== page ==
Nov 062005
 
Authors: Sarah Rawley

Try strapping on a pair of 240-centimeter skis, a rubber suit and being pulled by a snowmobile to reach speeds up to 85 mph in a five-mile course.

Have your doubts? Chris Anthony did.

The pro skier and Colorado native admitted to being a little nervous after crashing the day before the Arctic Man, the world's most adrenaline-fueled race in Alaska. In the competition, teams of two test the strength of a skier and horsepower of a snowmobile.

"I felt like a rookie going into it. But once you drop out of that gate, all of your training and adrenaline kicks into place," Anthony said.

Anthony was among several other adrenaline-crazed athletes teamed up with Warren Miller Entertainment for the 2005 film, "Higher Ground," which proved that longer lines, steeper cliffs and deeper powder can always be found.

"The athletes every year seem to go one notch further with the impossible. The production side has evolved in the past 10 years. Now they are shooting in high definition so the audience can sense the action," Anthony said.

In his 56th year, Warren Miller returned to Fort Collins to officially kick off the start of the ski season with more than 3,500 ski and board enthusiasts throughout the weekend at the Lincoln Center for "Higher Ground."

"It's a great way for building excitement for the season. Colorado is always well-represented in the movie," said Randy Morgan, owner of Outpost Sunsport and sponsor of the Fort Collins showings of Warren Miller films for 21 years.

In the film, an all-star cast of athletes traveled around the globe including the rugged mountains of Alaska, terrain parks in Colorado and deep powder in British Columbia.

Several Colorado natives returned to the big screen for bigger and better feats, such as 5-year-old Bridger Gile for a second debut in hometown Aspen, freestyle Olympian Jeremy Bloom as he finds the thrill of big mountain skiing in British Columbia, and long-time Warren Miller veteran, Anthony, as he careened down icy slopes at highway speeds.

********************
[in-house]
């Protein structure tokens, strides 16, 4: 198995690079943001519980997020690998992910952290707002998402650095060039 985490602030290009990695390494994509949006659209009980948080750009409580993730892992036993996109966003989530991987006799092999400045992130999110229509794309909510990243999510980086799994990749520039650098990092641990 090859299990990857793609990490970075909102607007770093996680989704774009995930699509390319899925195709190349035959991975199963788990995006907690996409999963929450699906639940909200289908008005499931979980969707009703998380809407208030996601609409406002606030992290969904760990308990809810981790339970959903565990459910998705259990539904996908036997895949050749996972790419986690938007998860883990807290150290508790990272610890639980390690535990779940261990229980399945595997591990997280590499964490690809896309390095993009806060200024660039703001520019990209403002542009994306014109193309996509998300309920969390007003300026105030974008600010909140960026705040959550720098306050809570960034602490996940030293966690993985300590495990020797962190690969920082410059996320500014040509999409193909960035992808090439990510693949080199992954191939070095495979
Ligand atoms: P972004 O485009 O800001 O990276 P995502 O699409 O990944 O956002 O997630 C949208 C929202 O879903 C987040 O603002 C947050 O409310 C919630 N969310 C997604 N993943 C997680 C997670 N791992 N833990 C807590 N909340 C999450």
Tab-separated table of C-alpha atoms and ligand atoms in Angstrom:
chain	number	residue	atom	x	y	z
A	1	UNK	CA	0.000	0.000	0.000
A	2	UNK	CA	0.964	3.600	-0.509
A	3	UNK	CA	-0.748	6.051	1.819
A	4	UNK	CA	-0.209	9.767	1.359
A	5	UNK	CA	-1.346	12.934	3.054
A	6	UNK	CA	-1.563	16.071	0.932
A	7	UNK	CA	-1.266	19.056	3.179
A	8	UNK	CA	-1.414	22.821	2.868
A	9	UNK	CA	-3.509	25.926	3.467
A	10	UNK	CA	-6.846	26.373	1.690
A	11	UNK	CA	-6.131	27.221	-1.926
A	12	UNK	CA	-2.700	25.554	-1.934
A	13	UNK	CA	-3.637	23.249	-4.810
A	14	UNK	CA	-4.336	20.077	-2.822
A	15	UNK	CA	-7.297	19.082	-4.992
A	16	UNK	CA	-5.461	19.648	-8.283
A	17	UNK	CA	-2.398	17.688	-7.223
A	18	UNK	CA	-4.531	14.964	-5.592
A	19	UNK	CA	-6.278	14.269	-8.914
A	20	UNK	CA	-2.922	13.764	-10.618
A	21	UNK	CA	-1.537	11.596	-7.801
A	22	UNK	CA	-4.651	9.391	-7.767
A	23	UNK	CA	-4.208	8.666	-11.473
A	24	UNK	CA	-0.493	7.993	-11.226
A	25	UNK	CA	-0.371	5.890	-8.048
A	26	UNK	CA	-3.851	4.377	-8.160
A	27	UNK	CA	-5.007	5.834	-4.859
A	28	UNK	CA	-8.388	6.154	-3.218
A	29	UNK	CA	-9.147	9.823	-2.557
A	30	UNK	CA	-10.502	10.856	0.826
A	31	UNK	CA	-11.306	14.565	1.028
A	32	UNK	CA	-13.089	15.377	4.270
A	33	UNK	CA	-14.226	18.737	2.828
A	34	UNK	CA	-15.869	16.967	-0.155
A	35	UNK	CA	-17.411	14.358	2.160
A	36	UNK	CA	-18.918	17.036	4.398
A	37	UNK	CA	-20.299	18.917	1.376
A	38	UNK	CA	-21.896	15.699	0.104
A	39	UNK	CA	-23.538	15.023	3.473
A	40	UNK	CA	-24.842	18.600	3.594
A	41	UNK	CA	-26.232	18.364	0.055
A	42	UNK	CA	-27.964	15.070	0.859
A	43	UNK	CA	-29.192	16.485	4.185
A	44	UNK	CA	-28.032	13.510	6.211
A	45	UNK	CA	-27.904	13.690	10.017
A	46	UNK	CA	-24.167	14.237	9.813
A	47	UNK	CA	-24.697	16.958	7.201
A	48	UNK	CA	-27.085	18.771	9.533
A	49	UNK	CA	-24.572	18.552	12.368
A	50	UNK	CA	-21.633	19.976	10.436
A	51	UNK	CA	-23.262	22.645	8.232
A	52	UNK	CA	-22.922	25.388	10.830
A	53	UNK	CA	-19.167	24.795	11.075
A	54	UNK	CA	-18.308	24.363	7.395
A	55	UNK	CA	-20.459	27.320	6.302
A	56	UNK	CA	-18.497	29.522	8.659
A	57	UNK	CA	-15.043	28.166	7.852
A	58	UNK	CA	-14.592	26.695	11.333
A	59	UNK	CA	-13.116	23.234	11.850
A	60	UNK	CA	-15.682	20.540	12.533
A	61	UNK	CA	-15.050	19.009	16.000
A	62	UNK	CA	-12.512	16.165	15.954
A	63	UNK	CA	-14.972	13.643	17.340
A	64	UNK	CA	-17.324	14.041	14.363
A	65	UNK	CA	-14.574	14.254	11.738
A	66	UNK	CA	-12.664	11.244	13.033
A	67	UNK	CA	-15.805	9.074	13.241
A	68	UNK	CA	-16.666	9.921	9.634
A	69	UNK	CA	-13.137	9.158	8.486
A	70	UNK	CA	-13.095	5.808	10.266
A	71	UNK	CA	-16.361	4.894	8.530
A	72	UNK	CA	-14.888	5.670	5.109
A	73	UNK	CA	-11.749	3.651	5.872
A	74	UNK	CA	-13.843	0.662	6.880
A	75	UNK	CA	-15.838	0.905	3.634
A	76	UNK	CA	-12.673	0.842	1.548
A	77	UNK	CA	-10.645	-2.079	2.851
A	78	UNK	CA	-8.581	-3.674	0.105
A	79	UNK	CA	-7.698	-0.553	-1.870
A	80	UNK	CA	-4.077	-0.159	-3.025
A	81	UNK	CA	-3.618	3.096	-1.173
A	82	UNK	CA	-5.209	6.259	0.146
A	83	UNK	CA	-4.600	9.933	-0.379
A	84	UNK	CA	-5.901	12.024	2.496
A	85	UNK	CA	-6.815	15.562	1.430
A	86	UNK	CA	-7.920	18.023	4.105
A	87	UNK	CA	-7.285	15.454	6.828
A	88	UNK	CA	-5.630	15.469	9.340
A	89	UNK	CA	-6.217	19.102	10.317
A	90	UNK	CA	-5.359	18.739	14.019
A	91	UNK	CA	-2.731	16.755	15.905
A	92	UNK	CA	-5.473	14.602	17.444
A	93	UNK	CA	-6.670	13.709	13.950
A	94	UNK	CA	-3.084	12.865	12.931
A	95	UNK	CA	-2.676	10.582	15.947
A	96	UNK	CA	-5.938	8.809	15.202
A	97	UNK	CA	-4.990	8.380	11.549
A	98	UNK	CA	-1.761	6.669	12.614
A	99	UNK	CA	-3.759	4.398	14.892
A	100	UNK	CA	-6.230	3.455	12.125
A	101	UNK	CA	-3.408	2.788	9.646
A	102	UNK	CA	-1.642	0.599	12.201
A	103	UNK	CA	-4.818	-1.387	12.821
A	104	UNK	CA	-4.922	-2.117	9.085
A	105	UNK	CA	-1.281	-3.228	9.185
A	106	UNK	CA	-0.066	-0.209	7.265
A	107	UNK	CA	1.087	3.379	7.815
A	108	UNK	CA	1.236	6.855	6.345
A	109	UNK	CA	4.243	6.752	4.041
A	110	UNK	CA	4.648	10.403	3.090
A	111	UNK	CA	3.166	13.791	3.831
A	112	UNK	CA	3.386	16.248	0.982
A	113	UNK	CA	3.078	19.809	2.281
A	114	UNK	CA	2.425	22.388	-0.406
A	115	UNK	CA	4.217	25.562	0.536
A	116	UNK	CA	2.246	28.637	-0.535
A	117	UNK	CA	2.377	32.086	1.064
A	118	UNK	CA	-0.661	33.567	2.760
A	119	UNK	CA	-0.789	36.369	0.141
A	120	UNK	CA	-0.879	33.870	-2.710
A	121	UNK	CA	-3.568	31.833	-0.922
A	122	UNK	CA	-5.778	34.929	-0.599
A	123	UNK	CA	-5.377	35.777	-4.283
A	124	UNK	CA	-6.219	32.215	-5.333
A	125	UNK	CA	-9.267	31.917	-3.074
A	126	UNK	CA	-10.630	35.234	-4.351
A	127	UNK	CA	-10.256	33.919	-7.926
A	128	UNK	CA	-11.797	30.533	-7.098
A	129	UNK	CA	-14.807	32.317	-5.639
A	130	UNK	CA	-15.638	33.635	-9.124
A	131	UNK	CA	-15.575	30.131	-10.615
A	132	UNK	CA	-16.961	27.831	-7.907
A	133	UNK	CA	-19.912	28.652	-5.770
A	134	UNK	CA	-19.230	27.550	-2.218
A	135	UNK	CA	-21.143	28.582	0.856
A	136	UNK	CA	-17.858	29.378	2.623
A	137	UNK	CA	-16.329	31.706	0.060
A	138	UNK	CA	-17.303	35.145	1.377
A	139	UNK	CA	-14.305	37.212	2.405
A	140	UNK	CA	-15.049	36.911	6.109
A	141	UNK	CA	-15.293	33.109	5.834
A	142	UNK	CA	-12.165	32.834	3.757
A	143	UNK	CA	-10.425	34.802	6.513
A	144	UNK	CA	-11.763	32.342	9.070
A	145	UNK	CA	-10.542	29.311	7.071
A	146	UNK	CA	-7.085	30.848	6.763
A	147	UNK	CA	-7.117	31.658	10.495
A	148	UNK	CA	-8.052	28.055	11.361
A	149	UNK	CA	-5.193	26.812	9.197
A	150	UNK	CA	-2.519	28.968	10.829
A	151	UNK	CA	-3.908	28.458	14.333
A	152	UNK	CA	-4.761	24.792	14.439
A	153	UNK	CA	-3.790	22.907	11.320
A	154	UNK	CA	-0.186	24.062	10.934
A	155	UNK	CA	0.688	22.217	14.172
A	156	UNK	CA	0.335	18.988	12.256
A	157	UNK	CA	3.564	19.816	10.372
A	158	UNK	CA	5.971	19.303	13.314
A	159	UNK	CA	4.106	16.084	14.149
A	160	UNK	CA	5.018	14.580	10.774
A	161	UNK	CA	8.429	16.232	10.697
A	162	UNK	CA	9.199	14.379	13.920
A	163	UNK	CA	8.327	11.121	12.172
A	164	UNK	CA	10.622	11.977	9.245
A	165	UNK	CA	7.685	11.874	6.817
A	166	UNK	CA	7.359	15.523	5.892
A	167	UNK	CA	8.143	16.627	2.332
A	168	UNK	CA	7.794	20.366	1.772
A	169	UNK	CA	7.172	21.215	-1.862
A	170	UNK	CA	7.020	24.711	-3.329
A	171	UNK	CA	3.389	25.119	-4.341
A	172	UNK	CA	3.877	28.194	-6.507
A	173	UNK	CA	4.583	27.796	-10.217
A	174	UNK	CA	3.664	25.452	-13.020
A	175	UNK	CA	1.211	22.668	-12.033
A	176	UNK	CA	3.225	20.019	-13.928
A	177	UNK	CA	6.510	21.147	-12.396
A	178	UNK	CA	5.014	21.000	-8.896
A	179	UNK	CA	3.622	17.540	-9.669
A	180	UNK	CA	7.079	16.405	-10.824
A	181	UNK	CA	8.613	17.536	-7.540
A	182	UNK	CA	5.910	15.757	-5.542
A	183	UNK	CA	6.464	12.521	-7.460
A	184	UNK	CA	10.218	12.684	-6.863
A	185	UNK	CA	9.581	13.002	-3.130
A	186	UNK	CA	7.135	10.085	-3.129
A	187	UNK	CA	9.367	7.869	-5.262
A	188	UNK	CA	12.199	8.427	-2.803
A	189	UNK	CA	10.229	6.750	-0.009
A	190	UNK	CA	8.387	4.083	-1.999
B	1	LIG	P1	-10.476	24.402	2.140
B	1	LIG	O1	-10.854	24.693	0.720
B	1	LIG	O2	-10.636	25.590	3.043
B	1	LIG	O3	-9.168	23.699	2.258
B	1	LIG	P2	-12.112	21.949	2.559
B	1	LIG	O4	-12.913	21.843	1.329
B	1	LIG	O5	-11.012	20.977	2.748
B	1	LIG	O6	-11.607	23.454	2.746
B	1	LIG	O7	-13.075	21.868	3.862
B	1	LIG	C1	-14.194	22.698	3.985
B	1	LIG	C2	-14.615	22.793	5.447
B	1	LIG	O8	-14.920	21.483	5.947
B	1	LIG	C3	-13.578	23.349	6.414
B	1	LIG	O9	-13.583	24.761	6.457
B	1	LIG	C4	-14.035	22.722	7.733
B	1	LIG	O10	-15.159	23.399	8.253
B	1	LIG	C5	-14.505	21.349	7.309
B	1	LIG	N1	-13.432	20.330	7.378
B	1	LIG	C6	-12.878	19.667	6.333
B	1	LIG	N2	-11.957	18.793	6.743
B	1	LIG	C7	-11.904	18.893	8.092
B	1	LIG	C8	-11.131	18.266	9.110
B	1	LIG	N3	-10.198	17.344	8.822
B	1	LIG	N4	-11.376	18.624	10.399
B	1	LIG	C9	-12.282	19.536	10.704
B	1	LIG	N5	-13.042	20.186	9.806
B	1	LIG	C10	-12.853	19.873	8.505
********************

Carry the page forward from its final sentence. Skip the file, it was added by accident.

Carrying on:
"I think that stuff's crazy. Watching them at 75 mph makes you all jittery and excited," said Jenna Middleton, sophomore social work major.

With no shortage of world-class skiers or resorts, Colorado made a respectable showing in "Higher Ground," including Aspen, Vail, and Copper Mountain.

"We live in a ski state where people come here to ski," Anthony said. "Even if you weren't trying to make a film, we have such incredible terrain and personalities to feature because in Colorado the sport is so much a part of the culture."

"Higher Ground" is on tour across the United States from October to December with stops in more than 195 U.S. cities, including 10 in Colorado.

Upcoming stops will be Denver, Greeley, Pueblo and Colorado Springs.

Everybody attending the show receives a voucher for a free early season mid-week lift ticket or two-for-one weekend to Copper Mountain as well as to Winter Park/Mary Jane.

Although the 2005-06 skiing season is just getting rolling, Warren Miller Entertainment is already looking to take athletes and the soul of skiing to new heights for next year.

As for Anthony, he is just waiting for a phone call.

"It's definitely a dream come true every year," Anthony said. "I'm never quite sure if I'll get asked to do it again. But when I get that phone call, your heart definitely skips a couple beats, you never know where it's taking you next."

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